Kay Gallagher of San Jose is a regular participant. “I tried going [to the gym] on my own for a while, but I didn’t push myself as hard as in boot camp. And, I enjoy working out outside.”

For more information on AlaVie’s programs, visit alaviefitness.com or phone .

San Jose Adventure Boot Camp
With three South Bay locations and an award-winning staff of trainers, San Jose Adventure Boot Camp has been helping women achieve their weight loss and fitness goals since 2006. This four-week-long, women-only camp was named “Best Fitness Boot Camp of 2009” by the Metro Silicon Valley newspaper. Brett A. Riesenhuber, President and CEO of the camp, was awarded “Best Personal Trainer in Silicon Valley of 2009.”

Adventure Boot Camp begins each 30-day program with an online nutrition seminar to start women off on the right foot.

“You can’t do the program and not eat healthy and correctly and get results,” Riesenhuber says. “It gives people a set of general guidelines on how one should intake food and gives people a foundation for getting fit.”

Classes are held at Bret Harte Middle School in Almaden Valley, Edith Morley Park in Campbell, and Los Gatos Fitness in Los Gatos. Each four-week-long camp costs $200-$300 for instruction three, four, or five days a week. Classes begin at 5:30 a.m.—before the sun rises much of the year—but in Campbell, a later session starts at 9:30 a.m.

During the course of the program, daily workouts steadily increase in intensity, with the goals of building muscle, increasing endurance, and improving cardiovascular strength. A typical morning workout might include running, weight training, a core workout (exercises targeting the abdominals and back), and navigating through obstacle courses. Like at many boot camp courses, push-ups are a regular part of the routine. For variation, participants will sometimes go on a rigorous hike.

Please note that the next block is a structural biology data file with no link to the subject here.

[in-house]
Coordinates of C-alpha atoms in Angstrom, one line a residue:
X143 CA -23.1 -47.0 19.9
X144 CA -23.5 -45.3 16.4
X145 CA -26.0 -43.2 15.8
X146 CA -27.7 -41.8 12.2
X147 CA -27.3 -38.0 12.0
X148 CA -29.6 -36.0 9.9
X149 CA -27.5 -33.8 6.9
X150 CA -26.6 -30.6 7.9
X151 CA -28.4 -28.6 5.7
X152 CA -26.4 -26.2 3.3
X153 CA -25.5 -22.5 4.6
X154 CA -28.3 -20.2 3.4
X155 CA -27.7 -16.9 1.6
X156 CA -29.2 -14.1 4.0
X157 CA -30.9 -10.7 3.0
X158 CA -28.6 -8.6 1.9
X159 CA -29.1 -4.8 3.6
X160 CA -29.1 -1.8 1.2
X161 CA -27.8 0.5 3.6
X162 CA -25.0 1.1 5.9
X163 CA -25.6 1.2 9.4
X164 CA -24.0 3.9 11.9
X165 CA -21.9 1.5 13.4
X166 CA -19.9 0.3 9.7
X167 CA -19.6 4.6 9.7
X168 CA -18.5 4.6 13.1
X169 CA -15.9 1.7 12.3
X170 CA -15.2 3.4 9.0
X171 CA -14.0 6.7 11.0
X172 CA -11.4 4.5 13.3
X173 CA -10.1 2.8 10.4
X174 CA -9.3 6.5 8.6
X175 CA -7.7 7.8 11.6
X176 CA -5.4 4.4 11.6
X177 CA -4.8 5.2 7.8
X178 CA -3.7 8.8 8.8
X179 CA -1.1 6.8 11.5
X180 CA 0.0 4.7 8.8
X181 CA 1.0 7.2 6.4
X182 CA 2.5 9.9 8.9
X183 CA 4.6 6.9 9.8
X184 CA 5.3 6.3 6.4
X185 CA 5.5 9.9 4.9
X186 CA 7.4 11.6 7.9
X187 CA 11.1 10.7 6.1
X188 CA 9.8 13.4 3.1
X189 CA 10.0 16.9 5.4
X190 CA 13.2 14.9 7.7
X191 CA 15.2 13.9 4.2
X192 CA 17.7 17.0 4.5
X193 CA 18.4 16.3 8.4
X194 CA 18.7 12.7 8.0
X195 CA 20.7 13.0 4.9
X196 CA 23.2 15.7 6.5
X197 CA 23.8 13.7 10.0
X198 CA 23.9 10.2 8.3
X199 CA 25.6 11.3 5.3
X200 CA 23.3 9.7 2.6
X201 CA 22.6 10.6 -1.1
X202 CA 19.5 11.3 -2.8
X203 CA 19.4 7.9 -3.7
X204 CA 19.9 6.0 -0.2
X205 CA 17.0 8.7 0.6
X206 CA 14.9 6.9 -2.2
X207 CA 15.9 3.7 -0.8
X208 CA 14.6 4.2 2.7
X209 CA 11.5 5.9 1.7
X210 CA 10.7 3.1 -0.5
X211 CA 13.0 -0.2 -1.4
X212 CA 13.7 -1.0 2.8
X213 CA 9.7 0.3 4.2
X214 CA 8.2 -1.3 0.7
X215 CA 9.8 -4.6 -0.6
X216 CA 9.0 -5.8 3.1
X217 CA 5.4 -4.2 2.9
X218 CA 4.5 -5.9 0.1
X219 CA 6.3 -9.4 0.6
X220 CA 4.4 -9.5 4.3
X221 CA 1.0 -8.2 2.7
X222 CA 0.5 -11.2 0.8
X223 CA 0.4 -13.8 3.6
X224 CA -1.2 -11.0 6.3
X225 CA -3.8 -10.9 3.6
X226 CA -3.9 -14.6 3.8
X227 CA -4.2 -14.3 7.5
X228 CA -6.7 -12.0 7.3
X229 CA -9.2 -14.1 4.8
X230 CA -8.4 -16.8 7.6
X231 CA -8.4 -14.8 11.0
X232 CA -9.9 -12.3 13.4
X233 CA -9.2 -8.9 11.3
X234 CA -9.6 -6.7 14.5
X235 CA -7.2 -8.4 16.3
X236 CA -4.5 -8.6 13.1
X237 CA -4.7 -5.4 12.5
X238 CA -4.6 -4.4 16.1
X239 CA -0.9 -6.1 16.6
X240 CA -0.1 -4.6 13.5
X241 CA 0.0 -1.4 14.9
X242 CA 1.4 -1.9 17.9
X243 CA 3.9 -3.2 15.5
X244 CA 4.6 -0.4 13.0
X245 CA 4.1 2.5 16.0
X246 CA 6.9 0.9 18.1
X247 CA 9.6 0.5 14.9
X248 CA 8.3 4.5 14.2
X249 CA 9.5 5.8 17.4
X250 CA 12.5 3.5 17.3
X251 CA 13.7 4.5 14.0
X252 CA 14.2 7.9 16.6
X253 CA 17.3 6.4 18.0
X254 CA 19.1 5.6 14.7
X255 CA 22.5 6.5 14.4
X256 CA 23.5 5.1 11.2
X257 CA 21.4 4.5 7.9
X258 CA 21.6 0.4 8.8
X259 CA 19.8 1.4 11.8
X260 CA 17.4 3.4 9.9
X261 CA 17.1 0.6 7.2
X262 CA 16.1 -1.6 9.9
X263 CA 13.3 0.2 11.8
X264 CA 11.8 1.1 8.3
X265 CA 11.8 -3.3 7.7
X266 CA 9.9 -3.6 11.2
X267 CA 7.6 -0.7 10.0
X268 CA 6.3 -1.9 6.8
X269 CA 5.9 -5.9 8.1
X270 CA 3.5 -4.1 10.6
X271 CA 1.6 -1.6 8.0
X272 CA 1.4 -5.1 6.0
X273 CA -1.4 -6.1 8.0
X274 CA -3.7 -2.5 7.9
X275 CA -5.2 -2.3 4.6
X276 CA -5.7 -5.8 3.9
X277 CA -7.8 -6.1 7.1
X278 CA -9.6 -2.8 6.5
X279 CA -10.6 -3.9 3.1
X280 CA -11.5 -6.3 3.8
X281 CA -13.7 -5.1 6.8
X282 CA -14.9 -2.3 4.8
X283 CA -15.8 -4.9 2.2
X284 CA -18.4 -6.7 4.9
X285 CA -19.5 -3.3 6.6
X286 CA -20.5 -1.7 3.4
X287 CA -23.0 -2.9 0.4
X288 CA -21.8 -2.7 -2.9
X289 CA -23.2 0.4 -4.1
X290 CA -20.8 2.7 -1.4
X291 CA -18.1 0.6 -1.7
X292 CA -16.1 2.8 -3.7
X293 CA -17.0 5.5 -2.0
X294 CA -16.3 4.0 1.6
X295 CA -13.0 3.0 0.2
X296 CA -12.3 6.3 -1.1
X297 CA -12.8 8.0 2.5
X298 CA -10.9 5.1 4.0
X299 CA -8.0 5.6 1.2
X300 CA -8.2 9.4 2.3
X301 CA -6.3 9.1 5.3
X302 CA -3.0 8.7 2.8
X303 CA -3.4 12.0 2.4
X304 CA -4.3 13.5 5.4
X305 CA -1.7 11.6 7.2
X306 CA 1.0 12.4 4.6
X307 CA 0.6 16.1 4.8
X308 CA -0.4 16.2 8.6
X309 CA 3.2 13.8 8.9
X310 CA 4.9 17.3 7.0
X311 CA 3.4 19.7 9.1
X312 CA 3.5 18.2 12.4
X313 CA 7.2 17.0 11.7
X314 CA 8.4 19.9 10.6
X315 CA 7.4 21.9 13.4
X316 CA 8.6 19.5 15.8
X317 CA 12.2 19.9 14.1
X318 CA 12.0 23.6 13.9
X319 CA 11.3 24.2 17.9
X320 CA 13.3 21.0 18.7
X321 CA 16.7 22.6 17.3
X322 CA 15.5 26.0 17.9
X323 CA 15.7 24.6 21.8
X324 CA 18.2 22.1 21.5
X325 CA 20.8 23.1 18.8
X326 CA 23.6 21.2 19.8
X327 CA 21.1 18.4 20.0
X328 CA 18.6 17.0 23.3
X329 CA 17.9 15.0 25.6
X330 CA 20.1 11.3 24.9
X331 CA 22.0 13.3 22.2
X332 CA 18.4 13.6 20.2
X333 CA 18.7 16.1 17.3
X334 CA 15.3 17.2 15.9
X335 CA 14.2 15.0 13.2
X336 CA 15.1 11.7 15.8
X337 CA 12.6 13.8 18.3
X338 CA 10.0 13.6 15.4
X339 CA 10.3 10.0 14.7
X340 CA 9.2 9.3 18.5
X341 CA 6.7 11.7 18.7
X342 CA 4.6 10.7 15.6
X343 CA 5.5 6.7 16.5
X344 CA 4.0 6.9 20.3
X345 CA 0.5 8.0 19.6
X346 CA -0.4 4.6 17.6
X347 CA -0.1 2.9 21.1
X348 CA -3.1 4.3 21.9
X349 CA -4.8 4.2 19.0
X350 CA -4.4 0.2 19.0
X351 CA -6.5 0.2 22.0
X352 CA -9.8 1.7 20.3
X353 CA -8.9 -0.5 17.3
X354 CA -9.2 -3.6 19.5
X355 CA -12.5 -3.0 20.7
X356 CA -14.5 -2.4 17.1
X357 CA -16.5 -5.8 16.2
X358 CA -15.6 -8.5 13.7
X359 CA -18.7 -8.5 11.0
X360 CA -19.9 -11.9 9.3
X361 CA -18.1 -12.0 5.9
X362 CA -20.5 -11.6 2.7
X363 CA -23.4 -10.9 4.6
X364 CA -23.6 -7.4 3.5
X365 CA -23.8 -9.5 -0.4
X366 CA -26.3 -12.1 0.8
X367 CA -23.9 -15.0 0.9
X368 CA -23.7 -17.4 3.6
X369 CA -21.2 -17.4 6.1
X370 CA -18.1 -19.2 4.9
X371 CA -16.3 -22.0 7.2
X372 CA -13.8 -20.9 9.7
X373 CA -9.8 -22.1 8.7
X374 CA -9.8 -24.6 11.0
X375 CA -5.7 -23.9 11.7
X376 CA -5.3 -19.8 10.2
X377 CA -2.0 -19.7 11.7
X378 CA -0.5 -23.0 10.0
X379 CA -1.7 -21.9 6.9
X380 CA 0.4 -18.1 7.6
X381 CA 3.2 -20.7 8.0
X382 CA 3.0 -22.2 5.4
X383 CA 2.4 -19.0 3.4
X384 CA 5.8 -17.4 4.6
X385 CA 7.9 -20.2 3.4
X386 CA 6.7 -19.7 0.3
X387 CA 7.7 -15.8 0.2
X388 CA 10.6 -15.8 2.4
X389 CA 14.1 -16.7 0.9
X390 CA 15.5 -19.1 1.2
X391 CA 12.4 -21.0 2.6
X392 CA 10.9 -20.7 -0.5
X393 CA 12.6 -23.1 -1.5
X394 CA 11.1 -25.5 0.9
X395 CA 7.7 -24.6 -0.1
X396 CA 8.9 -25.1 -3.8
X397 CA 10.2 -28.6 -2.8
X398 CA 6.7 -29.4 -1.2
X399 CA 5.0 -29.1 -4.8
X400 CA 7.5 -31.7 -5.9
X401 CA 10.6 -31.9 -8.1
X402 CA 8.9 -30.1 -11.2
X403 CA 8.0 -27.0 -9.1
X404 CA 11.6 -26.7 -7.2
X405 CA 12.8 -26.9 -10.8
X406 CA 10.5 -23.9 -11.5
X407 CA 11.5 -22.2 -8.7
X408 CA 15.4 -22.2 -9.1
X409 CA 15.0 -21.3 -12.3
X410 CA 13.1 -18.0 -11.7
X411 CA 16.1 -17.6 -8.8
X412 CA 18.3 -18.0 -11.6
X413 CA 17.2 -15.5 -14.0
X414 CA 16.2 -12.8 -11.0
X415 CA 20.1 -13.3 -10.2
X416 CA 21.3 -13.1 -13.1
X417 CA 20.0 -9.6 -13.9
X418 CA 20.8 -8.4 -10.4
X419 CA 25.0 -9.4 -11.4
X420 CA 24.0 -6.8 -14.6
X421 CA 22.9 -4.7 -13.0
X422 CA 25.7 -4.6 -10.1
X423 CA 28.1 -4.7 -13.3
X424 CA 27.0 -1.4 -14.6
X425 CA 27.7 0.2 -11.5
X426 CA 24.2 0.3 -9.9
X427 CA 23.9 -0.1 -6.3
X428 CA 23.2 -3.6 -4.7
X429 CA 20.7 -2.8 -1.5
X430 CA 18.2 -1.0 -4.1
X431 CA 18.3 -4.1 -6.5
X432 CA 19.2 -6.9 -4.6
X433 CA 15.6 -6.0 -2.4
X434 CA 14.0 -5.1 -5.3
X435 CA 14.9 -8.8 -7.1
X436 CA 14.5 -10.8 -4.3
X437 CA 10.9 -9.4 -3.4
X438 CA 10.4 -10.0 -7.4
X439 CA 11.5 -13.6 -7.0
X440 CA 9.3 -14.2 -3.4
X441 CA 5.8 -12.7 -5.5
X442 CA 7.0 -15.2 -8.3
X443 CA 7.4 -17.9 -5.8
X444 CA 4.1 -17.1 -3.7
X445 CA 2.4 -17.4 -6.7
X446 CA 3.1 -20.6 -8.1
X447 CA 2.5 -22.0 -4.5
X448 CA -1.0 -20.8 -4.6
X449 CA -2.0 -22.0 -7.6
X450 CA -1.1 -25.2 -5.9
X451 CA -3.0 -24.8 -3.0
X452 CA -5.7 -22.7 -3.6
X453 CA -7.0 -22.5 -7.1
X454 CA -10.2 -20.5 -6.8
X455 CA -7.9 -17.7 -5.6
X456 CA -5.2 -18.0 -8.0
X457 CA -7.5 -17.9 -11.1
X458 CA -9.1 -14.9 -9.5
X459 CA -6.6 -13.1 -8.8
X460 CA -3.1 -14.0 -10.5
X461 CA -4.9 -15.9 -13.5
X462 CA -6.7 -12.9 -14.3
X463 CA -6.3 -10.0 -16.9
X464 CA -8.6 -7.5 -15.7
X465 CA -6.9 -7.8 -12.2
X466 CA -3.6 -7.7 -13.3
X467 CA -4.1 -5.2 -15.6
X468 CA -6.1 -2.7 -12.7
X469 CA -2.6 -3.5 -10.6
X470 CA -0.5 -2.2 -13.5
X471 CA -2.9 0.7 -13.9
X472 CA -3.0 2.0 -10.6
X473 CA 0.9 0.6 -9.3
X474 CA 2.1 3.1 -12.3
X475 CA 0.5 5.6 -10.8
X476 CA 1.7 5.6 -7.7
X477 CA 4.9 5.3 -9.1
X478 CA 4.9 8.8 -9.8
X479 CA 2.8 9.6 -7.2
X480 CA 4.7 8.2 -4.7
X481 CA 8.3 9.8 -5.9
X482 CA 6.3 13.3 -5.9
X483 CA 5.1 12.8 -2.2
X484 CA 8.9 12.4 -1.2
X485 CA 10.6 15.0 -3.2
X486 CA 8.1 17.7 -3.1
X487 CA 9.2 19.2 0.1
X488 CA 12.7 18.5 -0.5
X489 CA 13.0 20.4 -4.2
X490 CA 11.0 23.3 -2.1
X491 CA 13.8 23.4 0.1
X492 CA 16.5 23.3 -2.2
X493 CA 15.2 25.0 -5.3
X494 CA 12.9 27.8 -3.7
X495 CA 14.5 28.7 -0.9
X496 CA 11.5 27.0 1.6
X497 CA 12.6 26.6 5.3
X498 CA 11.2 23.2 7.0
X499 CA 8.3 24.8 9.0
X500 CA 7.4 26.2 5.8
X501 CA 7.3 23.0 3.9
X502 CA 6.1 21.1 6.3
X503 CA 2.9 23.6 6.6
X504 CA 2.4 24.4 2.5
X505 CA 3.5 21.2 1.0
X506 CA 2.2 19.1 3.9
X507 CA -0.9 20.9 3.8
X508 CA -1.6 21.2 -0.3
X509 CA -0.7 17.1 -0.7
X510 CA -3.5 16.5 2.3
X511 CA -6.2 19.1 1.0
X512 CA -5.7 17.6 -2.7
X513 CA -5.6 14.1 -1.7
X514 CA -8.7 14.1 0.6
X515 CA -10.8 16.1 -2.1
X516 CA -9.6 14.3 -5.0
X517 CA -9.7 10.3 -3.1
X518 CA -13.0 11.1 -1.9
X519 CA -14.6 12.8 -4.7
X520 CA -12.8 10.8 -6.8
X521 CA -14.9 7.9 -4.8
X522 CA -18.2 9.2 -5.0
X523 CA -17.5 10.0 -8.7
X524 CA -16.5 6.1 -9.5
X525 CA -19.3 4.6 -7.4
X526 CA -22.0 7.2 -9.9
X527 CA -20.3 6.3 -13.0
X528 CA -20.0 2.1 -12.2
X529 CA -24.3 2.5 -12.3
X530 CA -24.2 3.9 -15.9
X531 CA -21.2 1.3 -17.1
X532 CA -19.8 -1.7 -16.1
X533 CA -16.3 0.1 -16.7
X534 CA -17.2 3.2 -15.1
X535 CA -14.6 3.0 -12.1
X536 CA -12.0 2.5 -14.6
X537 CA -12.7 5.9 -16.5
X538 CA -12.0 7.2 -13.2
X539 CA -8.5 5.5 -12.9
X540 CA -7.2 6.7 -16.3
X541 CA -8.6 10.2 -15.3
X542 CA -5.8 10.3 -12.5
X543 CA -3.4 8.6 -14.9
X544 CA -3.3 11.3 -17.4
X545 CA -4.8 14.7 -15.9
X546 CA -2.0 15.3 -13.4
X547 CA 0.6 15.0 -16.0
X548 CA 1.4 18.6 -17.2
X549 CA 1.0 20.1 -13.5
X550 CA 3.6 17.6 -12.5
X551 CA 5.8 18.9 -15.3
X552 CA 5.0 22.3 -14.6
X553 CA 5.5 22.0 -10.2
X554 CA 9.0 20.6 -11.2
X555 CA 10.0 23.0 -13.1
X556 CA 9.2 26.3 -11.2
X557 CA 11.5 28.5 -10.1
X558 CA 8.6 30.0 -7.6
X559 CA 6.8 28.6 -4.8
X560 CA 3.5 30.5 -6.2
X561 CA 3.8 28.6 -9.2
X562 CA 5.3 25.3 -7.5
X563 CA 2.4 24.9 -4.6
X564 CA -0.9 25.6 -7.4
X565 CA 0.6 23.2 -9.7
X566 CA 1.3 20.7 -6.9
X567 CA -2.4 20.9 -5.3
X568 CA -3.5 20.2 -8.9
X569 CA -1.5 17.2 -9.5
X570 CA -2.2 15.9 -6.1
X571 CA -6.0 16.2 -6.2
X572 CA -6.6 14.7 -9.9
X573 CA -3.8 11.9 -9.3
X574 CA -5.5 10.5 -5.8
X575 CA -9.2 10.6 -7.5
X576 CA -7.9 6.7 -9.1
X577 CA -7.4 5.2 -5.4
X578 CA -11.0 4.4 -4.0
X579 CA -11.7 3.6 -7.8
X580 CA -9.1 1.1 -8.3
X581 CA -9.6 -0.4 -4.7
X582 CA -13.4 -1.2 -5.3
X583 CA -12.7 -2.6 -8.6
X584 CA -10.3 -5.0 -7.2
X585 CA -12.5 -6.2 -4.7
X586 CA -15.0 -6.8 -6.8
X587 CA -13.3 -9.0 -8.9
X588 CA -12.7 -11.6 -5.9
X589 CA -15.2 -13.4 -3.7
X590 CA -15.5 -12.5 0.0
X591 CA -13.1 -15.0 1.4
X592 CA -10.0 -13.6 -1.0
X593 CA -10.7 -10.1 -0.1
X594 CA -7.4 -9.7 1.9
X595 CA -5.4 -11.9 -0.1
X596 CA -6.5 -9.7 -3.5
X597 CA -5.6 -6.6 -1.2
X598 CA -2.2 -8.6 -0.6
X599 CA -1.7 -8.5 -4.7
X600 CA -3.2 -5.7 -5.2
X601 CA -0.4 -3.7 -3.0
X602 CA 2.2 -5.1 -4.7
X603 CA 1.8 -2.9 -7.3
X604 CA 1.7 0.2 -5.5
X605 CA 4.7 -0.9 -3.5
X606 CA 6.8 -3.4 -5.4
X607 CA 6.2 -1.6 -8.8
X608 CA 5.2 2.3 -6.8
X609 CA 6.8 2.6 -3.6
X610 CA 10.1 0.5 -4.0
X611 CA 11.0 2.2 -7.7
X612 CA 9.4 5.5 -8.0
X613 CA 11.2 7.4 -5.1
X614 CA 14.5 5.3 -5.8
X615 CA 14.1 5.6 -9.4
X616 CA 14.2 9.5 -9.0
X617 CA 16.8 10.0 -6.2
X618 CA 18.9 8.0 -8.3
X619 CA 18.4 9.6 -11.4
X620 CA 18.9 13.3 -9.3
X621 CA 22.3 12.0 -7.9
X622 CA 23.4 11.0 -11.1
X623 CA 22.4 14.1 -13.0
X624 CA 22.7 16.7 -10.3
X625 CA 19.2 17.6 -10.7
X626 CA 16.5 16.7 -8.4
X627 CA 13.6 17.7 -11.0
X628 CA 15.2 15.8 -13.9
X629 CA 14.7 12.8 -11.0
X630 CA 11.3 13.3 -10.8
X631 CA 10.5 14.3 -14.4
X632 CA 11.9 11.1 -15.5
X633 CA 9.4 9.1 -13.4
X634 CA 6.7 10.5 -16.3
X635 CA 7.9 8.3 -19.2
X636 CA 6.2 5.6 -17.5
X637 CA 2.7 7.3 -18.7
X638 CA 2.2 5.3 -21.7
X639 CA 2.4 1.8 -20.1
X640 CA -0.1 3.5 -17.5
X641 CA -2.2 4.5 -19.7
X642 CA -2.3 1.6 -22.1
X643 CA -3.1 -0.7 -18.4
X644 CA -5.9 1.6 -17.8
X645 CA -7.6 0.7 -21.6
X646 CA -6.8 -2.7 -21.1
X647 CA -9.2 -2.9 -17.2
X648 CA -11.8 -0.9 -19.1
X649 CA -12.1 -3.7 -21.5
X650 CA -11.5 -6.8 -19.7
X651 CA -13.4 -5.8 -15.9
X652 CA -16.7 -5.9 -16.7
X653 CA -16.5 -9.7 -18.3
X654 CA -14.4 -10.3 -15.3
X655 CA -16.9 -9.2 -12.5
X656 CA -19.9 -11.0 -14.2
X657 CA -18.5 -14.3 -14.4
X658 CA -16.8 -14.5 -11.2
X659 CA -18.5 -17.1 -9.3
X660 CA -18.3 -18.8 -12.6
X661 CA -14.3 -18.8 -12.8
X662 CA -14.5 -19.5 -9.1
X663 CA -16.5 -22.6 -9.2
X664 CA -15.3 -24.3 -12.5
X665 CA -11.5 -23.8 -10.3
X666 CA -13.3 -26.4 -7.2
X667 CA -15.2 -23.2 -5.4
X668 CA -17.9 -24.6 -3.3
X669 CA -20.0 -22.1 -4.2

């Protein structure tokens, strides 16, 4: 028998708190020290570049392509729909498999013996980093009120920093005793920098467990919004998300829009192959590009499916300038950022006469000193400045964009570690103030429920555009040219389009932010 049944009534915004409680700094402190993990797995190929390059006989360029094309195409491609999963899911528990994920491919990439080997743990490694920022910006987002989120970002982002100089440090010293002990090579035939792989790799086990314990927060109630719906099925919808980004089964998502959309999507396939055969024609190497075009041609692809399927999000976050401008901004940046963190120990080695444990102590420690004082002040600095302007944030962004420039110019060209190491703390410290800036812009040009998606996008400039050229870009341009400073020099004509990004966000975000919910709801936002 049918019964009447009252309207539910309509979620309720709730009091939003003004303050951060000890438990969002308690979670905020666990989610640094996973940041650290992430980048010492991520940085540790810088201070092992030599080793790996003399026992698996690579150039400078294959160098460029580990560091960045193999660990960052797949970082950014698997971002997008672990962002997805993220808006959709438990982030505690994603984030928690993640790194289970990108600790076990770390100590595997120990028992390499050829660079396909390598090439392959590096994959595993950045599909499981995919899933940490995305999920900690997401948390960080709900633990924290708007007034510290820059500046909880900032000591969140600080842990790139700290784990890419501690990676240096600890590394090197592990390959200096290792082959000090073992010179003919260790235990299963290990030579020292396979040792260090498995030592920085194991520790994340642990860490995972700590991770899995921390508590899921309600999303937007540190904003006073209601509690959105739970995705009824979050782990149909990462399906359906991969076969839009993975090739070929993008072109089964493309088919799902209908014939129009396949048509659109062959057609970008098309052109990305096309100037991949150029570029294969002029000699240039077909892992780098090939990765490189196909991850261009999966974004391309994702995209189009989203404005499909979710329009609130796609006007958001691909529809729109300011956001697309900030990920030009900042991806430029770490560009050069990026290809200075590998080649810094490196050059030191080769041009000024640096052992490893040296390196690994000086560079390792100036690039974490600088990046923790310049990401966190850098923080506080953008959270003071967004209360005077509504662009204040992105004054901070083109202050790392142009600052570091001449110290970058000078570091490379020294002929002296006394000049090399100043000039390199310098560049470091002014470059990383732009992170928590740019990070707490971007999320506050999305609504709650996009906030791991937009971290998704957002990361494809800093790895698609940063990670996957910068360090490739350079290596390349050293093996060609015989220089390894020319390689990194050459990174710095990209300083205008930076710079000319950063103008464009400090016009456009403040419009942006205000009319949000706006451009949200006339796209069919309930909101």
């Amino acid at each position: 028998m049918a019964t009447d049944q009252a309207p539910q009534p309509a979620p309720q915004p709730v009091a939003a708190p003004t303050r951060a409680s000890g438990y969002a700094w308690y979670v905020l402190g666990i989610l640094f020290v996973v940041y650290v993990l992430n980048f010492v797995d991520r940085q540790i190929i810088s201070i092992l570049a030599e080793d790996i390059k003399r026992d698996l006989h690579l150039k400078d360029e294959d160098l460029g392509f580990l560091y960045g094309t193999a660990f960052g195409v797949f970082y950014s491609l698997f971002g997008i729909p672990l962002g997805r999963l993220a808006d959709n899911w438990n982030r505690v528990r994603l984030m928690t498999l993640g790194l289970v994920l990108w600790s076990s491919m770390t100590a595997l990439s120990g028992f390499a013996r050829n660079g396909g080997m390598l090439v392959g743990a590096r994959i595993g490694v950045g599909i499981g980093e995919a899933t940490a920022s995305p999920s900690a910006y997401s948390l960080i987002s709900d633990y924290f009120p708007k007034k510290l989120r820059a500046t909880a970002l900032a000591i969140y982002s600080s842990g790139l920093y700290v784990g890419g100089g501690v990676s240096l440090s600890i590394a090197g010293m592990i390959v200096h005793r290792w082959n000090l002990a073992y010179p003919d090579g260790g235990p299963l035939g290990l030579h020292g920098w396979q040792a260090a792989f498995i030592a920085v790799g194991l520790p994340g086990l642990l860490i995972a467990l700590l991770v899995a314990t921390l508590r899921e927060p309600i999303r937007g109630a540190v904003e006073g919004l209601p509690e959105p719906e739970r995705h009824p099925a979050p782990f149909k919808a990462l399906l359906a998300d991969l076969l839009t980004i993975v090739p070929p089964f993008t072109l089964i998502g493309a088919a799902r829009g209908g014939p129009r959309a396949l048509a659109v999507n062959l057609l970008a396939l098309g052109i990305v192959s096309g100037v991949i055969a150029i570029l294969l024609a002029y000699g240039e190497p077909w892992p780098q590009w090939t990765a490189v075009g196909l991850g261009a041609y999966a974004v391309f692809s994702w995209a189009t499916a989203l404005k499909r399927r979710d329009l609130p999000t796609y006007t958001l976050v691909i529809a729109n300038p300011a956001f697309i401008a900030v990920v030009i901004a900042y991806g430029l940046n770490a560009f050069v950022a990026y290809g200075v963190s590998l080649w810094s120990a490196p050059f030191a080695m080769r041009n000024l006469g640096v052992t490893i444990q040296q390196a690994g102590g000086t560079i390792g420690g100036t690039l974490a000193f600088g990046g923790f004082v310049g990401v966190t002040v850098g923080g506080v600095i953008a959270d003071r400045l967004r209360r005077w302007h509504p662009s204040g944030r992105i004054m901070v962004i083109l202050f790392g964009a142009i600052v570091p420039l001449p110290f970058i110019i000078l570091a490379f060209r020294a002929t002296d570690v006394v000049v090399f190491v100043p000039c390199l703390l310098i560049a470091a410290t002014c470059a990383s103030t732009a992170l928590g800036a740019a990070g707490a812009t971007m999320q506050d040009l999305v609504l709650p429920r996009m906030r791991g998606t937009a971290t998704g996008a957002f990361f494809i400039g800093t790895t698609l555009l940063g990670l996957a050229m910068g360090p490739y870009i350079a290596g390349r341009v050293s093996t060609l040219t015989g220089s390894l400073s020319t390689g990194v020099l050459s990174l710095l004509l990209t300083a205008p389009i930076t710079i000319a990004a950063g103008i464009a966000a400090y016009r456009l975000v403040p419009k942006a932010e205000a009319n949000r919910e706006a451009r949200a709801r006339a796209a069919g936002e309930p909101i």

Riesenhuber says that San Jose Adventure Boot Camp helps women lose pounds and inches and gain strength, endurance, and confidence. A key element is the personal attention paid to each and every participant.

“Everyone has their own set of wants, needs, and desires,” says Brett. “Finding it is the hard part, and then I hit their triggers to motivate them. It’s not easy, but that is one of the things I do—find out who the clients are, what they want, why [they want it], and help them achieve their goals.”

San Jose Adventure Boot Camp also offers three-week camps for women who don’t want to commit to the longer sessions. For more information, go to sanjosebootcamp.com or phone

Also read: A Walk in the Woods: Hiking to Fitness